Mary Hess is one of the instigators of OSSR, the Open Source Religious Resource site - "a new project that seeks to create a webspace for sharing and developing religious resources -- everything from curriculum materials, to worship elements, to music, and so on."
Mary is a religious educator with a strong interest in new media and communication. Clearly part of the project is to explore how and why the WWW might function as an 'open source' collaborative resourcing environment. For more on that, visit the project's blog.
i have a running joke with cheryl about getting onto jonny baker's blog - the "cover of the Rolling Stone" for alt worship. she manages it all the time. i'm going to see if it works this time for me......
'worship unplugged' is a welcome contribution to the almost non-existent publishing arena of "Australian alt=worship resources". OK, the Prodigal Project was 1/3 Aussie. but since then it's all been in blogland. Rob Hanks has compiled a smorgasbord of ideas and resources, but more than that, he's journalled the thinking and processes that he and others have used to introduce people to thinking differently about worship.
Rob heads up the Youth Unit for the Uniting Church in NSW, and he has a solid history in both local and regional youth ministry. On the one hand, the book is full of creative worship ideas, 153 to be exact, plus a alphabetised list of great (mainly 'secular') songs for use in worship (listening not singalong). And of course, creative ideas are a mix of "wow", "oh yeah, I tried that" and "that would never work in my church/group/town/universe". as an idea bank for most people it is excellent - inspirational and practical.
but the important thing is that rob and the many people who have been part of his teams offer 'alternative' ways of viewing worship, drawing on the ideas of many and making them accessible. the book refers to david bosch, leonard sweet, tom beaudoin, dorothy bass, pierson & riddell & kirkpatrick, and many others.
is it a systematic, theoretical description of alt-worship? No. is it a bubbling, creative, thoughtful stir-fry of ideas and inspiration. Yes!
To get a copy (I'm not sure of price of availability, hopefully it will be downloadable) email the Youth Unit.
(now Rob, have I earned the 'spare link' on the 'blogs i read' section of your blog.....?)
we had rabbit stew the other night, a bit of a rarity as other family members don't like the taste or concept or usual toughness of the meat. but this time it was great (thanks to Mercatos at Campbelltown)
since we had leftovers, I made my first Dolmades of the summer (my first lot were made two years ago with the leftover Christmas turkey). we have two grape vines - around the front of the house are some kind of sultana that the birds always get, and around the gazebo is a "glory vine" that doesnt give any fruit but goes a brilliant red in autumn. (in case you think that sounds spectacular, combine it with a 1970's yellow brick house.....)
Back to the dolmades......
leftover rabbit and bacon (chopped)
onion caramelised in Vino Cotto (Maggie Beer's)
some diced red cabbage
1/2 preserved lemon diced
1 tablespoon of tomatoe paste
cracked black pepper and salt
blanch the vine leaves until they lose their bright greenness
put filling in vine leaves and roll them up
put in a casserole dish and cover with cheap mushroom and red wine pasta sauce
bake in a moderate overn for 20 mins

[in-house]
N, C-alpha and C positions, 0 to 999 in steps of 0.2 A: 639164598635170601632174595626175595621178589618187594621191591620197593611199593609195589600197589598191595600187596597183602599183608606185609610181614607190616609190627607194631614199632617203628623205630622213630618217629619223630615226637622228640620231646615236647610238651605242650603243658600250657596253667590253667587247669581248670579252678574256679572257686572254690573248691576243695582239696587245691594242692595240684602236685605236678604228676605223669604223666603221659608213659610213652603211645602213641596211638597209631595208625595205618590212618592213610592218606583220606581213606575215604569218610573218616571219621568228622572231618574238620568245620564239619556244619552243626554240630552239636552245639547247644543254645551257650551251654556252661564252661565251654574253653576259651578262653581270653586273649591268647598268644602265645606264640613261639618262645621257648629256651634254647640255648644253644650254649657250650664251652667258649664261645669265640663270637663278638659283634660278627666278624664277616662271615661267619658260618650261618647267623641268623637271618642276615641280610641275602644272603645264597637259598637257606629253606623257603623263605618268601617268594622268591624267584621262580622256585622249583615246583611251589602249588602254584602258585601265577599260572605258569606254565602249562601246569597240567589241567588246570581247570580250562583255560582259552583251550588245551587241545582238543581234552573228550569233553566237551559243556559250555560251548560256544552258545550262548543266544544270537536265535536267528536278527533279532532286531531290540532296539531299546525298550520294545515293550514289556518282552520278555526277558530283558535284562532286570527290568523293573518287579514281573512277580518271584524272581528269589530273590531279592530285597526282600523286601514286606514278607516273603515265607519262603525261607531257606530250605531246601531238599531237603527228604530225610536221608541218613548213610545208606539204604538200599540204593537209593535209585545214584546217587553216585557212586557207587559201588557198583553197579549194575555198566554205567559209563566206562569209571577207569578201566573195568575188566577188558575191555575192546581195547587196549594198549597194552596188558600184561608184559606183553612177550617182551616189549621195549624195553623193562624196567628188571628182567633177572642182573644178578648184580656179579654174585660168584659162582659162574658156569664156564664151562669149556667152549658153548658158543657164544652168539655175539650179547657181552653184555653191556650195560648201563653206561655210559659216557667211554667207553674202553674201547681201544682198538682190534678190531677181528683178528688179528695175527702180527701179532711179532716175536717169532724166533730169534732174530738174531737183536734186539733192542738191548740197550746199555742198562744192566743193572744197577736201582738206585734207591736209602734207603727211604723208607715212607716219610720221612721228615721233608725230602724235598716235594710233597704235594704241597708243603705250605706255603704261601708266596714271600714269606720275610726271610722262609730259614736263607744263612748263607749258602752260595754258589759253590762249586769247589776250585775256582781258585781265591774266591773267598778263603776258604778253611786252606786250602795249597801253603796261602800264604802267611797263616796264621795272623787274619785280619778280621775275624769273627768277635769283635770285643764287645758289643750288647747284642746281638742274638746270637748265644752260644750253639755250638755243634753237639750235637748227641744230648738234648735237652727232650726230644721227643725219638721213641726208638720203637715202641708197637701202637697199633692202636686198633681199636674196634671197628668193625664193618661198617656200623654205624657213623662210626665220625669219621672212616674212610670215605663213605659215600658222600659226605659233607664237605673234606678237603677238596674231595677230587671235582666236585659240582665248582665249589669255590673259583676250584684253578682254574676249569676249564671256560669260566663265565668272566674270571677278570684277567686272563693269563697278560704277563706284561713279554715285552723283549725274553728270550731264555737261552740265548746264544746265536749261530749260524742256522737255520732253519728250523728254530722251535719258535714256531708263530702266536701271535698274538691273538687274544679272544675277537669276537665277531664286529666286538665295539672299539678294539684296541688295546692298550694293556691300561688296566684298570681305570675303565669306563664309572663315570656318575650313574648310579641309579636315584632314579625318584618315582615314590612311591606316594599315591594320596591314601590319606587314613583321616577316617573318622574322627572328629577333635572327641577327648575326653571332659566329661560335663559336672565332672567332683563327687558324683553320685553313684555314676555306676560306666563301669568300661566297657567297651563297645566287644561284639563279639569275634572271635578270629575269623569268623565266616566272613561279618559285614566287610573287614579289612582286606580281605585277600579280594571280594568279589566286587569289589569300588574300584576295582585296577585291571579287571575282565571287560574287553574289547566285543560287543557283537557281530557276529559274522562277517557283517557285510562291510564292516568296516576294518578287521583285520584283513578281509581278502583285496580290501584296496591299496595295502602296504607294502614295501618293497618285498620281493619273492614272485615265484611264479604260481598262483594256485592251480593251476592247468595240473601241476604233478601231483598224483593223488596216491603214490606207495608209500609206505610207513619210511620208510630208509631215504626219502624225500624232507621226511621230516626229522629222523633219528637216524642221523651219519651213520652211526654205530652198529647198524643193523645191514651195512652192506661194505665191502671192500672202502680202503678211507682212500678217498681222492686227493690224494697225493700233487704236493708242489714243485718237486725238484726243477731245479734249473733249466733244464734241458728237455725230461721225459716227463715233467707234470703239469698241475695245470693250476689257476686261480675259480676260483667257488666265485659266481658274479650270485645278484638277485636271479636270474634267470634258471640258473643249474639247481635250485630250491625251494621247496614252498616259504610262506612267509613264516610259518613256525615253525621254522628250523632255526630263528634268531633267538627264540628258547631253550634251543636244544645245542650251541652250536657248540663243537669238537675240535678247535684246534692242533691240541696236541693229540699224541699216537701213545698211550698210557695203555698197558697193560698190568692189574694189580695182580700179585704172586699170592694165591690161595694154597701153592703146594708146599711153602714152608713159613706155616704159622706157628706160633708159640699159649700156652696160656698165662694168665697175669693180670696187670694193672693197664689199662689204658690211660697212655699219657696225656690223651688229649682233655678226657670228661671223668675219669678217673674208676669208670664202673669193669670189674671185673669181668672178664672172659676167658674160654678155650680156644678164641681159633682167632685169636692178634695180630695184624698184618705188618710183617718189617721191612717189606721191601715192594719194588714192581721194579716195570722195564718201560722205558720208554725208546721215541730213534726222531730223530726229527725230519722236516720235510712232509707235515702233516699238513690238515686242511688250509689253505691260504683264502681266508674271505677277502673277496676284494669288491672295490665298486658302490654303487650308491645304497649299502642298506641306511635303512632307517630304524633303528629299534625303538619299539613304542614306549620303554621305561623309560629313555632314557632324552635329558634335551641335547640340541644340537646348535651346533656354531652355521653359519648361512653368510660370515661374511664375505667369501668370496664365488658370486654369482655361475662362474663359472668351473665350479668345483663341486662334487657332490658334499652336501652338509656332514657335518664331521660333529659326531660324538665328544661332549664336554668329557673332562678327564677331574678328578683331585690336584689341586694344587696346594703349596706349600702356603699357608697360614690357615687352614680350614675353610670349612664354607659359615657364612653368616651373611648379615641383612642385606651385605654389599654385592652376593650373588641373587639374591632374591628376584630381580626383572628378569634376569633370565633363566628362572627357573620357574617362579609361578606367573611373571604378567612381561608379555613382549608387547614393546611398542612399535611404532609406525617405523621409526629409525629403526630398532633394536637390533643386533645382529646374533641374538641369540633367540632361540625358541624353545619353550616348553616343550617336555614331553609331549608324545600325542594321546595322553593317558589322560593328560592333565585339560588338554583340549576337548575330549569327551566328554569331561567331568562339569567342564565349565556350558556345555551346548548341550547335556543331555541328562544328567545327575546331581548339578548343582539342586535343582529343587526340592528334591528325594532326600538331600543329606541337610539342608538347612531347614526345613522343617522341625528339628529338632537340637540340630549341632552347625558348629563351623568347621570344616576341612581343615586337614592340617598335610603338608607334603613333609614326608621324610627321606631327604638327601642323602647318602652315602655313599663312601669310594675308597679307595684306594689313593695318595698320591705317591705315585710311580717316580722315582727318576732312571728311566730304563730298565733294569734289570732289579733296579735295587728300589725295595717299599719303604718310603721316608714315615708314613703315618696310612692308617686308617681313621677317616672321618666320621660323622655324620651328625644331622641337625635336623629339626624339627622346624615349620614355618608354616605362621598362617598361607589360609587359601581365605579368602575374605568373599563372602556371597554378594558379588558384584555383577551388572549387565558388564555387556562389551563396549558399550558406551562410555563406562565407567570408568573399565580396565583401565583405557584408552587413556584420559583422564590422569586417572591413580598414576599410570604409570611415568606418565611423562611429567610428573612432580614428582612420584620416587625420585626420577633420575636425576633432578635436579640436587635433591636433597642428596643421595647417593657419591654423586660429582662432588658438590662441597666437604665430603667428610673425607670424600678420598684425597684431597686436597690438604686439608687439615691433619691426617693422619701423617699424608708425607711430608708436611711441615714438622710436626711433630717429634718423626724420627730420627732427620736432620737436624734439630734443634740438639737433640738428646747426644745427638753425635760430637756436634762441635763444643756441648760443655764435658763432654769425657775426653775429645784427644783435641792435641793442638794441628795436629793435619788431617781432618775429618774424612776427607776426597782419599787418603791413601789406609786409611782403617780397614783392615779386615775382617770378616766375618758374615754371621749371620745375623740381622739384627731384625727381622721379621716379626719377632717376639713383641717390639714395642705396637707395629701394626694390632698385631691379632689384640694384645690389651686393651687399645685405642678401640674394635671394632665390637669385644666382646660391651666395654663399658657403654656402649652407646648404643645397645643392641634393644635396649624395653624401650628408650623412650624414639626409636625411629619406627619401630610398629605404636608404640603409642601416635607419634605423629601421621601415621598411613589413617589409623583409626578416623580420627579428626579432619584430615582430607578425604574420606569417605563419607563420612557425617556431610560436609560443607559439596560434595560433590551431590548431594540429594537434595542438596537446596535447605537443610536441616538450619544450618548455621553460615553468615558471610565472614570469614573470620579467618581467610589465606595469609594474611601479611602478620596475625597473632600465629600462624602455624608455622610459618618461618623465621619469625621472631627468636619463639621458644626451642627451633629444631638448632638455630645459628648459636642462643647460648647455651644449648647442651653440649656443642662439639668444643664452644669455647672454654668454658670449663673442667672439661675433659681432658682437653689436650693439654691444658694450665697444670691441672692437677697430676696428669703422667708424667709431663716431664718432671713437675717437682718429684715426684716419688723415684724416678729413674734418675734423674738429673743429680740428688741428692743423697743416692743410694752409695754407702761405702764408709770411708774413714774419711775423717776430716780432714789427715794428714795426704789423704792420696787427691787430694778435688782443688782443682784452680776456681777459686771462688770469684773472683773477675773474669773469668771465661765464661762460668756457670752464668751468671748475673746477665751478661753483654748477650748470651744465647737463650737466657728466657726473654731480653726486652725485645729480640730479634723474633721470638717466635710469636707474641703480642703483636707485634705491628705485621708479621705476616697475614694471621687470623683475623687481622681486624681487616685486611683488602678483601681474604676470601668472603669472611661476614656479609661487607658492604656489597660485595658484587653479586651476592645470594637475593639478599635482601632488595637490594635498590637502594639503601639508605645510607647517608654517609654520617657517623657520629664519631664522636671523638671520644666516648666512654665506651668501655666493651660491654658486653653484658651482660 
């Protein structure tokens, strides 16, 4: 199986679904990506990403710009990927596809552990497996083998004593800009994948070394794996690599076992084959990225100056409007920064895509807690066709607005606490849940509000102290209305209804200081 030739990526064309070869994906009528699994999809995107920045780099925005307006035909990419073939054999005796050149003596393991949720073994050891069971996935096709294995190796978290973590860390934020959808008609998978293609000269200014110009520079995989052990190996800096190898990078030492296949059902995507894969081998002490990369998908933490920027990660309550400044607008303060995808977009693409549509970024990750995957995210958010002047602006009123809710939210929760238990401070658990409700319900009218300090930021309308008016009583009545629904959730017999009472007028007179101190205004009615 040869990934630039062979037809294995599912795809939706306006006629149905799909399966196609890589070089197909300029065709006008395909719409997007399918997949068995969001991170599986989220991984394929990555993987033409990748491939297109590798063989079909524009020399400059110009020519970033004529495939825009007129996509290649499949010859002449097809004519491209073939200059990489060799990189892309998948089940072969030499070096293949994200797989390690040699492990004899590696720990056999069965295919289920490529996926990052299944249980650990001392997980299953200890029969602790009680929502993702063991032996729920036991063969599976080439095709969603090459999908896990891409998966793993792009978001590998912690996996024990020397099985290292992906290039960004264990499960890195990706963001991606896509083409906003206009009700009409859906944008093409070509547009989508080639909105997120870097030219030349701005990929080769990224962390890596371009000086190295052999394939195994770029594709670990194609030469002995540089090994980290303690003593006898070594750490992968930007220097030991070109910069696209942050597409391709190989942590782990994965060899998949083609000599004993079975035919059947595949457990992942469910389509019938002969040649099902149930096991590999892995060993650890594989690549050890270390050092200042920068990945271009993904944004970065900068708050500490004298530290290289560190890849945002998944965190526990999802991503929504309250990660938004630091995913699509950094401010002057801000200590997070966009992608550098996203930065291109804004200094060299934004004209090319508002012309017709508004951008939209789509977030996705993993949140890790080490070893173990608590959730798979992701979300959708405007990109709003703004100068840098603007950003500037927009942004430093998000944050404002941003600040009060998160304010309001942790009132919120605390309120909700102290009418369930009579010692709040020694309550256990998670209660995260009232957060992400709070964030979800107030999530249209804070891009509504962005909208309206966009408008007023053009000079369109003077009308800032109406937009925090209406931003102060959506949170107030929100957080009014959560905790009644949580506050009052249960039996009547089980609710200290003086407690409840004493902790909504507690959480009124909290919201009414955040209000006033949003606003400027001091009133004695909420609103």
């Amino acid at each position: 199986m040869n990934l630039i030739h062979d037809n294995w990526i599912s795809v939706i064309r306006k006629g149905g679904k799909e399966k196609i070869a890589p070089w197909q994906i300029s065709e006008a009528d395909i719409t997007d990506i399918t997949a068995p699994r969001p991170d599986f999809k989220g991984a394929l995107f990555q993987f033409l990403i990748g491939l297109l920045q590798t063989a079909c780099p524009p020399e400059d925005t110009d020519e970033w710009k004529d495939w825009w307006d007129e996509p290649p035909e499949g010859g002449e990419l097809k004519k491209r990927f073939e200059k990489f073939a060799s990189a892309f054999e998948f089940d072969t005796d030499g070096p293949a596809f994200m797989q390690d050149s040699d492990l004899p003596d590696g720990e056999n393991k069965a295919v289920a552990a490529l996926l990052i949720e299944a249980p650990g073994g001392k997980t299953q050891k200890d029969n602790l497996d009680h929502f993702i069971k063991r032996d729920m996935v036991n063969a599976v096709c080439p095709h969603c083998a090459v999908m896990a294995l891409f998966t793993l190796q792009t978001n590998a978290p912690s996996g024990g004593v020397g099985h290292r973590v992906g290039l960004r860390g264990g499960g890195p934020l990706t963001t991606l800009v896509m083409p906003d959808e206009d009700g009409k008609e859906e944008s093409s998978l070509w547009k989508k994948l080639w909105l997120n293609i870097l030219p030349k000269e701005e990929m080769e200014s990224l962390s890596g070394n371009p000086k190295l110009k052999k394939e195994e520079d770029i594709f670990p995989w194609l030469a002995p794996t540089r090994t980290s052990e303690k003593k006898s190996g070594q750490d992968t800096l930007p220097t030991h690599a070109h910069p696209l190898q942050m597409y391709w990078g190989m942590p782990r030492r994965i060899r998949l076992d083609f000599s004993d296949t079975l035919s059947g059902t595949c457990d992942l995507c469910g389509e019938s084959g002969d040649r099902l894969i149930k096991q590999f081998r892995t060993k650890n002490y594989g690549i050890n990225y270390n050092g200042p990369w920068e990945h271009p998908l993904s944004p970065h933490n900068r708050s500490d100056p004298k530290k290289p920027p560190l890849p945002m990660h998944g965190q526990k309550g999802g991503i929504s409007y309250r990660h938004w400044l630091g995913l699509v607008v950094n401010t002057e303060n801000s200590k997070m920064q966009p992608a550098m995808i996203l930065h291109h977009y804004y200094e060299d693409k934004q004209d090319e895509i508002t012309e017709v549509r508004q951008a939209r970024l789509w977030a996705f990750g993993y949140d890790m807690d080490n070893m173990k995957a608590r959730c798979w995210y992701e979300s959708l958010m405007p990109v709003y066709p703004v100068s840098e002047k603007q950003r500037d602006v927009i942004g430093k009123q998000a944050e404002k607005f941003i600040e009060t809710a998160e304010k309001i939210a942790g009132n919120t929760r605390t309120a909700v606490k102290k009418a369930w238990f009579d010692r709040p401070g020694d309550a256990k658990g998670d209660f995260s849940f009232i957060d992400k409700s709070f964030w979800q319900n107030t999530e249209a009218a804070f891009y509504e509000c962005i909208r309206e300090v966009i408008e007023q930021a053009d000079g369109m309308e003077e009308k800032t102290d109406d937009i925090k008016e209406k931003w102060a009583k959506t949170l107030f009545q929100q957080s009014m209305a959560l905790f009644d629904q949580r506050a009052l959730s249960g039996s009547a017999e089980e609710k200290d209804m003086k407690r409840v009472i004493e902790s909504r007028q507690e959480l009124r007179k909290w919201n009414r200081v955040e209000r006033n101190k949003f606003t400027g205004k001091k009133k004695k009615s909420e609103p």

It was pretty tasty, I'd have to say.
and the roo?
well, i bought kangaroo sausages, and we chopped some up for the kids lunches....
in case you missed it, Mission Australia's 2006 survey of young australians is now online here.
From the Mission Australia press release:
A national survey of 14,700 young people, aged 11-24 (95% between 11-19), has found family conflict, alcohol and other drugs and body image are their three main issues of concern, according to the survey’s authors, community service organisation, Mission Australia.
When asked to rank 12 issues in level of importance, family conflict was ranked most frequently in the top three by 28.6% of respondents. Alcohol and other drugs was a top concern for 28.2% of respondents, while body image – included as a category in the survey for the first time – came in third at 28.1%. Both females and males were similarly concerned about body image.
According to Mission Australia’s spokesperson, Anne Hampshire, changes in the 2006 survey reveal young people are confronting a broader and more complex range of issues.
“Body image is a new inclusion – requested by the young people themselves – as it had regularly been cited as an issue in the other concerns category in previous surveys,” Ms Hampshire said.
“In addition, suicide and self harm were listed separately as issues for the first time, whereas in previous surveys they had been listed together. The effect of separating suicide (28%) and self harm (21.5%) in 2006 highlights more clearly the levels of concern about each issue.”
This is Mission Australia’s fifth National Youth Survey – and its largest so far. It was conducted through schools and colleges around the country – and with the assistance of community organisations, government agencies, corporate partners – and was available on-line.
The survey asked a range of questions, including ‘What do young people value?’, ‘Where do you turn for advice/support?’ and ‘What people/organisations do you most admire?’.
the recently-downunder steve collins has posted the diagrams that he used in his recent visit to melbourne to talk about what church today looks like here. i found that his insights resonated well with me as well as pushing me further. John Roberto talks about "gathered" and non-gathered" church - steve has depicted this very well in an urban environment. (BTW, John has just moved on from the Centre for Ministry Development that he co-founded in 1978).